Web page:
Investors in ParagonCoin, one of the many scams that sprung up in the 2017 ICO mania, are set to recoup a small share of the money they lost when it went bust. The U.S. securities regulator has confirmed it will distribute $175,000 to the victims, even though the project had raised more than $12 million in its sham coin offering.
ParagonCoin was founded in 2017 by Jessica VerSteeg and her husband Egor Lavrov. It claimed to offer its PRG token to power payments in the cannabis industry, its ParagonChain blockchain to power the cannabis supply chain, and Paragon Space, the first cannabis co-working space in Los Angeles. The project later put up this space for sale for $4.2 million after its legal troubles. Since it was during the ICO mania season when any project could raise millions, VerSteeg and Lavrov attracted hundreds of investors who put in $12,066,000 in BTC and Ether.
The U.S. Securities and Exchange Commission (SEC) went after the project on charges of selling an unregistered security. Paragon settled with the regulator in what was the first civil penalty imposed by the SEC solely for ICO securities offering registration violation.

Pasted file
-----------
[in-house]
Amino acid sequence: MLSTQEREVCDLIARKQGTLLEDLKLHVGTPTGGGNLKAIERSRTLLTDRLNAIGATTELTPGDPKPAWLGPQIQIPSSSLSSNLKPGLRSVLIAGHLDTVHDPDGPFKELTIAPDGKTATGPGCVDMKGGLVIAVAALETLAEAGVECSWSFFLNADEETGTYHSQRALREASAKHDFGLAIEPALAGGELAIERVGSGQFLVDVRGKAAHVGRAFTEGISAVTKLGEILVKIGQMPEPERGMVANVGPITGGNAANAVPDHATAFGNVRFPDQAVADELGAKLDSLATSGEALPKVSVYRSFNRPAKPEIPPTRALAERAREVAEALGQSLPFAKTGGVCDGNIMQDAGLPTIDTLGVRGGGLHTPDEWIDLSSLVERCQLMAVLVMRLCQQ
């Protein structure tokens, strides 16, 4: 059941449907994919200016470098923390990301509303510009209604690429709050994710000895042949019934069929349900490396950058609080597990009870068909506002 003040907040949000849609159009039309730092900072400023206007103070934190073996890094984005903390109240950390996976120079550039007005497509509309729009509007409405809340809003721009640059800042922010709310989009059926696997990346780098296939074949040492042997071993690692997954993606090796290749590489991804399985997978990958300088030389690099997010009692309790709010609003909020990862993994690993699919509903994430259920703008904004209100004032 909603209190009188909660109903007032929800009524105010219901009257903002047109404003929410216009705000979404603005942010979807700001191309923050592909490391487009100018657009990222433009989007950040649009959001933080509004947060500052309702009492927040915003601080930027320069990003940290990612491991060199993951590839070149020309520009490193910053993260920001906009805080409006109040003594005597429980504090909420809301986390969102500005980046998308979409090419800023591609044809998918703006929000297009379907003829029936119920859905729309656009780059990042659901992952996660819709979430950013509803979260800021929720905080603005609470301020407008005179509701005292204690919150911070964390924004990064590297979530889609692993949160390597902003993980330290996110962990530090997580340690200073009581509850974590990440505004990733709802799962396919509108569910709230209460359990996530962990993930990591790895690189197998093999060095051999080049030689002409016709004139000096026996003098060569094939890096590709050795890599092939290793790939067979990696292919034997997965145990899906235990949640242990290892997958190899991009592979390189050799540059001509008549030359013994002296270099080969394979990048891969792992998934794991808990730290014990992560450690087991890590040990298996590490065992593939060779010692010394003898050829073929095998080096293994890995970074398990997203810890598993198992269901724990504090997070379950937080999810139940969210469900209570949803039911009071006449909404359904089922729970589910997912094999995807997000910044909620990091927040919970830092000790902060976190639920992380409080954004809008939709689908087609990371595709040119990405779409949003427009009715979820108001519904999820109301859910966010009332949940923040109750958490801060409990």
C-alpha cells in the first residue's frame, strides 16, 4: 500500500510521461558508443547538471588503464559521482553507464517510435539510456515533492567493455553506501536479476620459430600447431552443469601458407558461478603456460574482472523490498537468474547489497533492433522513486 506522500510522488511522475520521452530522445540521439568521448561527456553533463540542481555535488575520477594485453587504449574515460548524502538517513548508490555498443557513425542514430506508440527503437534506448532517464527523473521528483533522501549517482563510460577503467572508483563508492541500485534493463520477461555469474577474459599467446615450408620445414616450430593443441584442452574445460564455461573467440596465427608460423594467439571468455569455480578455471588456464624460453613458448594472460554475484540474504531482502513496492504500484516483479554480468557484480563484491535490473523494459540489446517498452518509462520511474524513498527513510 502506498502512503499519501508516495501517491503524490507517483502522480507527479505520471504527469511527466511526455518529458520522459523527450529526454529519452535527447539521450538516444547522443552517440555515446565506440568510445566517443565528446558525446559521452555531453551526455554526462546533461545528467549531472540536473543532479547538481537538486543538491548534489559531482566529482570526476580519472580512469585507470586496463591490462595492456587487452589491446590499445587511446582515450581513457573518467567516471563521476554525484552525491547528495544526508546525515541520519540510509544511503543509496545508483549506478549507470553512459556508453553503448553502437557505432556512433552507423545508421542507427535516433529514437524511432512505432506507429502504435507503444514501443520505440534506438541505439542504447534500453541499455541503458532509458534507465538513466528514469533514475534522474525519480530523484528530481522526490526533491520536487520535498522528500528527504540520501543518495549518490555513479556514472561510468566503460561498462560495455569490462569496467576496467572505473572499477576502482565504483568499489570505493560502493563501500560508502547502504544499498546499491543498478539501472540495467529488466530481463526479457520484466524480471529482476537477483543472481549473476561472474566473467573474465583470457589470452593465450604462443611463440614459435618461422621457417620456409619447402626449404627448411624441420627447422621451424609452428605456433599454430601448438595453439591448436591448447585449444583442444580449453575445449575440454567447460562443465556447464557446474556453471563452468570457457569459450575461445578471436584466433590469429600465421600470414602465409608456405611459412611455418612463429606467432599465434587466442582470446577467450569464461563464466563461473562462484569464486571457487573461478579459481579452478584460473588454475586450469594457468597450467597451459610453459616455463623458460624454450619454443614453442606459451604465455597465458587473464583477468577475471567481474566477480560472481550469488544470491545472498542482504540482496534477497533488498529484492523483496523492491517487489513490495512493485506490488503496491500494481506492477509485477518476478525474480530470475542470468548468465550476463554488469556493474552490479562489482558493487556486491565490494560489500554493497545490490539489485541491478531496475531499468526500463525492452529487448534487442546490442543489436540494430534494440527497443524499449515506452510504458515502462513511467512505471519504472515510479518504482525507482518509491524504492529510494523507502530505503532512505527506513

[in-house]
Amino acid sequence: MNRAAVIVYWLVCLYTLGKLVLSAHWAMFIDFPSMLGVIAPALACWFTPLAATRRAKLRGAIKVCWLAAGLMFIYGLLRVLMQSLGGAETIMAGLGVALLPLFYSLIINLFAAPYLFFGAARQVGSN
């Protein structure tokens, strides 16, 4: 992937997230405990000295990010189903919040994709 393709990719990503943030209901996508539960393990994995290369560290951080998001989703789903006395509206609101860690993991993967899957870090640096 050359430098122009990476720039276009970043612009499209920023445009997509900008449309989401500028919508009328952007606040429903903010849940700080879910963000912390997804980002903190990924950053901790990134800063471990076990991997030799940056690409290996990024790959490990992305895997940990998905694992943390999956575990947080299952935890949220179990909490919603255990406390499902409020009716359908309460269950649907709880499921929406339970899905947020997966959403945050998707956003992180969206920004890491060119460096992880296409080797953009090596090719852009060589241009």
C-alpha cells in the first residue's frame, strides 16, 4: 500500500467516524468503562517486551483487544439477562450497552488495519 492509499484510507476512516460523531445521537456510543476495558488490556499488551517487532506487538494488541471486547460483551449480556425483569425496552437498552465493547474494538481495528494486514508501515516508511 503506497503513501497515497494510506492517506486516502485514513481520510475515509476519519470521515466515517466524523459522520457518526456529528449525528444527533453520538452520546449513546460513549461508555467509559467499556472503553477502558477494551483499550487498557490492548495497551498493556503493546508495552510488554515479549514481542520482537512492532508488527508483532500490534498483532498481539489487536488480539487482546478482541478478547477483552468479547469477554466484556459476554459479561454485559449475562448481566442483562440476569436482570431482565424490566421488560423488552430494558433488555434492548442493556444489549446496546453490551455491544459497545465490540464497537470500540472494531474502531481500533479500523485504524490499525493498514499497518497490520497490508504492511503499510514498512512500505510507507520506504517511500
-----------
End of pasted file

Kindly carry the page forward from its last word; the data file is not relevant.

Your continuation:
While Paragon was to compensate the $14.9 million it owed its investors, the founders declared bankruptcy and fled the U.S. They had only paid part of the $250,000 civil monetary penalty at that time to the SEC.
Now, the regulator has revealed it will distribute some of this money to the victims. In a statement, the SEC revealed that it’s establishing a Fair Fund to distribute the funds.
“The Commission staff has determined that it is feasible to distribute the civil money penalty funds paid to date to compensate investors harmed by Respondent’s conduct described in the Order. Therefore, the Commission staff has taken the appropriate steps to recall from Treasury the $175,000 paid by Respondent.”
The Fair Fund shall be used to distribute any future funds the Paragon founders pay to the SEC.
ParagonCoin is one of the many sham projects that sprung up during the ICO season in 2017 that have now gone bust. However, many digital currency investors are yet to learn from their mistakes. The current Ethereum DeFi mania is proof that many are still on the hunt for get-rich-quick schemes. So far, tens of projects have lost hundreds of millions of dollars, including Pickle Finance, Warp Finance, Nexus Mutual, Compunder Finance, Value DeFi and more.
I don’t know who needs to hear this but pump-and-dumps are illegal in crypto just like in every other market & if you admit to doing them intentionally on a recorded live stream then you can expect to see the video played back for you as Exhibit A by @CFTC & @TheJusticeDept.
— Jake Chervinsky (@jchervinsky) August 18, 2020
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